Carb-Backloading: What it is and Why we Recommend it!

If you have been to any of the presentations our Fuse coaches put on in recent weeks, you may have recalled talk about this whole “Carb Back-loading” lifestyle.  We use the word “lifestyle” in our community as opposed to “diet”, because we know that to be successful, long term, we need to incorporate permanent changes as opposed to short term fixes. 


Diets are just that. Making drastic changes and quitting things “cold turkey” is not something that is feasible long term.  Diets can set us up for failure, and we all know there is nothing worse than high fiving success and then ending up back where we started.  Carb back-loading is something for everyone in our community to consider.  Having an extra 75 pounds of fat is not a prerequisite.  Starting at a typical low-20’s body fat percentage, anyone can gain muscle, strength and reduce body fat. 


So back to our goal with FUSE Fitness Coaching.  Our goal is for YOU to make lifestyle changes that can be maintained long term, can be adjusted as you travel onward toward your goals, and can be unique to fit your needs.


Carb back-loading is not something new.  In fact, carb back-loading bucks most established norms that grew from a time before a deep understanding of metabolism and performance even existed.  Carb back-loading actually snubs most historical recommendations.  Most of us can remember the times of “breakfast being the most important meal of the day” or “eat most of your carbs early in the day” or “eat low carb at supper (meat & vegetable type of thing)”…the list could go on and on, right?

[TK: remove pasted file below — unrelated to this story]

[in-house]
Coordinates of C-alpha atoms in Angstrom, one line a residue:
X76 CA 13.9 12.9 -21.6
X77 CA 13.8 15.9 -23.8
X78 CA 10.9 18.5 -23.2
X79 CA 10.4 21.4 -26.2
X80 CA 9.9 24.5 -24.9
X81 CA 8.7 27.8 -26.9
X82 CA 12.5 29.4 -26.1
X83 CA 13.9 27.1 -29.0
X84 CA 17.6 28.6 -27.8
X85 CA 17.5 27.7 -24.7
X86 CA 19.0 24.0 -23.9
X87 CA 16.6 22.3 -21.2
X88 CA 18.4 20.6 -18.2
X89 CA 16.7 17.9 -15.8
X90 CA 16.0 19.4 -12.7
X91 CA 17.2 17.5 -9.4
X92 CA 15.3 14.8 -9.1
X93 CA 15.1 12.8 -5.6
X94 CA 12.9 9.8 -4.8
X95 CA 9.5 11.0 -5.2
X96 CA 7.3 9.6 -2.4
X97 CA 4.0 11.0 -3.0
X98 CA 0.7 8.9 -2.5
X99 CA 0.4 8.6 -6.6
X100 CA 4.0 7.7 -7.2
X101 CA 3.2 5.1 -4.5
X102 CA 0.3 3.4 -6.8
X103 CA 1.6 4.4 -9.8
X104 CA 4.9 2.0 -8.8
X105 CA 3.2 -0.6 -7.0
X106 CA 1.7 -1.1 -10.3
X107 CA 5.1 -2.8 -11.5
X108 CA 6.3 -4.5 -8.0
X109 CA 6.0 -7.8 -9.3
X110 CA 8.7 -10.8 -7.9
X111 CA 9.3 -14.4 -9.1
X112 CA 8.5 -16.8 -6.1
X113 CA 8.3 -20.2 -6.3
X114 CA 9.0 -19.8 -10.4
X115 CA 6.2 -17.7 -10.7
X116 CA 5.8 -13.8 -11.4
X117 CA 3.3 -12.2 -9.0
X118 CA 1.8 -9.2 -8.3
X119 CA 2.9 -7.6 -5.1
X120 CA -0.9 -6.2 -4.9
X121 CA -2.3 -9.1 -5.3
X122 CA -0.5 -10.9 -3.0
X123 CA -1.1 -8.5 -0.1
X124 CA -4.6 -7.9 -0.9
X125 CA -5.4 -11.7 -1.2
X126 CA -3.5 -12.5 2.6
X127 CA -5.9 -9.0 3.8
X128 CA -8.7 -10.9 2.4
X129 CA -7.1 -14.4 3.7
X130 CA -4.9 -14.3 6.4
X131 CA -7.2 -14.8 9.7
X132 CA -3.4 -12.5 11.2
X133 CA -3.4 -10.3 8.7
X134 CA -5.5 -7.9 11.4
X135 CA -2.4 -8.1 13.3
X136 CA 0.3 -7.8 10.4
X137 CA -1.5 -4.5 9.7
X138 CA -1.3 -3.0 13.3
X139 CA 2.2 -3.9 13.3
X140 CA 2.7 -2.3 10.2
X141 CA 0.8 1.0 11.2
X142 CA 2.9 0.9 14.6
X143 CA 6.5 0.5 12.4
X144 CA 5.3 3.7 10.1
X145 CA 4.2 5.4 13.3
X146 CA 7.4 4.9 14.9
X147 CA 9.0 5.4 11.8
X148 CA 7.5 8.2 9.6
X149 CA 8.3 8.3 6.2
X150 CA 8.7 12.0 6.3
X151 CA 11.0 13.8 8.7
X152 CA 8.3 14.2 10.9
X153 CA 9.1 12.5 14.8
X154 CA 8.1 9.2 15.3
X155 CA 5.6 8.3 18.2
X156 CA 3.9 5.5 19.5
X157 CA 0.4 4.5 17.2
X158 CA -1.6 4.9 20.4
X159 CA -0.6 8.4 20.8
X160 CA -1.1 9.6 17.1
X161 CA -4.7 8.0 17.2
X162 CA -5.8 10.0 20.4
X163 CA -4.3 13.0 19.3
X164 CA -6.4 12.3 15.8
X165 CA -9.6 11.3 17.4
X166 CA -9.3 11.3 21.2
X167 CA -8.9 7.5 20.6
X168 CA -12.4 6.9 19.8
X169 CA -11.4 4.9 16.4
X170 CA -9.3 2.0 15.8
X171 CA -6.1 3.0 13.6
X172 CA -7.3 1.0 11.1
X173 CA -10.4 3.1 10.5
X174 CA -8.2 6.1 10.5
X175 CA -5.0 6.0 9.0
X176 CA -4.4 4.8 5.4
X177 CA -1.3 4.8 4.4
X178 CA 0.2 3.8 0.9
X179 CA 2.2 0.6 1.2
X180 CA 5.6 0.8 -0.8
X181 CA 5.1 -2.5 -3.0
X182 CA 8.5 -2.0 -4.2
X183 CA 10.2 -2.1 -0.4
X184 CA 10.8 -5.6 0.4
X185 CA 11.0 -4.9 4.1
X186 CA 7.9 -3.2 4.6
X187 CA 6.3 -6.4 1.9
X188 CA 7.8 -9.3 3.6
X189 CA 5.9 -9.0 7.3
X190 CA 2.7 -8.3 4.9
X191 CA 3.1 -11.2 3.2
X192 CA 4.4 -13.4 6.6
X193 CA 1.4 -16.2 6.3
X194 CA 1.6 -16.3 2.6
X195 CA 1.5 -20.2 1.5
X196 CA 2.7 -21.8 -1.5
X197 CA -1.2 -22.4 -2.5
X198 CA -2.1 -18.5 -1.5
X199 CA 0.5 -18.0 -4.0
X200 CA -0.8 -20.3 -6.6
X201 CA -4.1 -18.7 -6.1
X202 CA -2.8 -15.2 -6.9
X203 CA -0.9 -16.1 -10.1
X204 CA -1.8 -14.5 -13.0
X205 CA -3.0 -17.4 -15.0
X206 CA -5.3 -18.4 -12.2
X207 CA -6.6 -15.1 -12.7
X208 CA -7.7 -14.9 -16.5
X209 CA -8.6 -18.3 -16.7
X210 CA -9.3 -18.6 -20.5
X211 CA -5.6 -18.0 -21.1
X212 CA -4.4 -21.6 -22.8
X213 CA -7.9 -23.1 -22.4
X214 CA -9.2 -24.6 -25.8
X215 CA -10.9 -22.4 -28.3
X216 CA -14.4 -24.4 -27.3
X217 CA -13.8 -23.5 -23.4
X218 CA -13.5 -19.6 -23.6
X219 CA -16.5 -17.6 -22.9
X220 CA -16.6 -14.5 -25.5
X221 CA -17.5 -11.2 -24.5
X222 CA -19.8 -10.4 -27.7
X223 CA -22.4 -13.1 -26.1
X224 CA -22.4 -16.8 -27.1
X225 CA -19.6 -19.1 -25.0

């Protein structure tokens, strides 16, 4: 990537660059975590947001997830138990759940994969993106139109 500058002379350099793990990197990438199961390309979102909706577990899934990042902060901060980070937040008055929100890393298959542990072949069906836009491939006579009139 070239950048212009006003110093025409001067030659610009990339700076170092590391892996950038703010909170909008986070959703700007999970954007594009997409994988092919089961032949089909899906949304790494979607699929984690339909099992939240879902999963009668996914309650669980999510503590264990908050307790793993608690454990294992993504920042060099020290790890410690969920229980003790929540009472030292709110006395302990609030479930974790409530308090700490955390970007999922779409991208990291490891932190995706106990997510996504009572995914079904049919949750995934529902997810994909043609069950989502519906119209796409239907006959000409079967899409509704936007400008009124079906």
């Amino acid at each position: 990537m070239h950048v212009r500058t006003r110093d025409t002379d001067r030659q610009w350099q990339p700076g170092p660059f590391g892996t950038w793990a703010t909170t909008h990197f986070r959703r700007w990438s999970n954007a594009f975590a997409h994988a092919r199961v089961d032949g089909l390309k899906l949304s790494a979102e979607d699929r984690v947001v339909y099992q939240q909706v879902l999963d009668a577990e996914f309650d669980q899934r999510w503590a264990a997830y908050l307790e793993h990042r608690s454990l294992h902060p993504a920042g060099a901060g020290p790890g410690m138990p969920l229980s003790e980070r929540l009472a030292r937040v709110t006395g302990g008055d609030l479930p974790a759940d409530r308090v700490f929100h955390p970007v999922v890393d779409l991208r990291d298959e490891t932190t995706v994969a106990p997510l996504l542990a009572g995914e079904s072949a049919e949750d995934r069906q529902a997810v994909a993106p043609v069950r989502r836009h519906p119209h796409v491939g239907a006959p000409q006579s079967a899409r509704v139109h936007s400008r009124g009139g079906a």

Boy have our times changed….


Let’s talk energy.  Even if you were to lay in bed all day (which sounds amazing, some days, right?!), our body requires a minimum amount of energy to complete normal body functions.  This energy is referred to as our resting metabolic rate.   Now, depending on your personal goals, we set you up on a plan that suits your needs (i.e.-are you a Fat Burner or Lean Earner?). 


Onward to macros.  Our body utilizes three macronutrients for energy:  carbohydrates, fat, and protein. We could go into more detail about the energy obtained from each individual macro, but we will save that for a later blog.  Our primary focus now is carbohydrates. 


There are two main types of carbohydrates: usable carbs and fiber.  Carbs, in general, cause a release of insulin, get burned in lieu of fat, increase blood sugar levels and get stored as fat.  These fat inducing carbs include mainly sugars and starches.  Fiber, on the other hand, does not do any of these things.  Examples of fiber includes fruit, vegetables, breads/grains, legumes and nuts. The only way for our body to get energy from fiber is through fermentation in the colon-and in fact, fiber can often enhance results when doing carb back-loading.



Carbs have caused controversy as far back as I can remember.  While some health experts and celebrity doctors battle our actual need for carbs to survive, as performance minded results coaches, our goal is to answer the more important question-how can we best use carbs to achieve our fitness goals.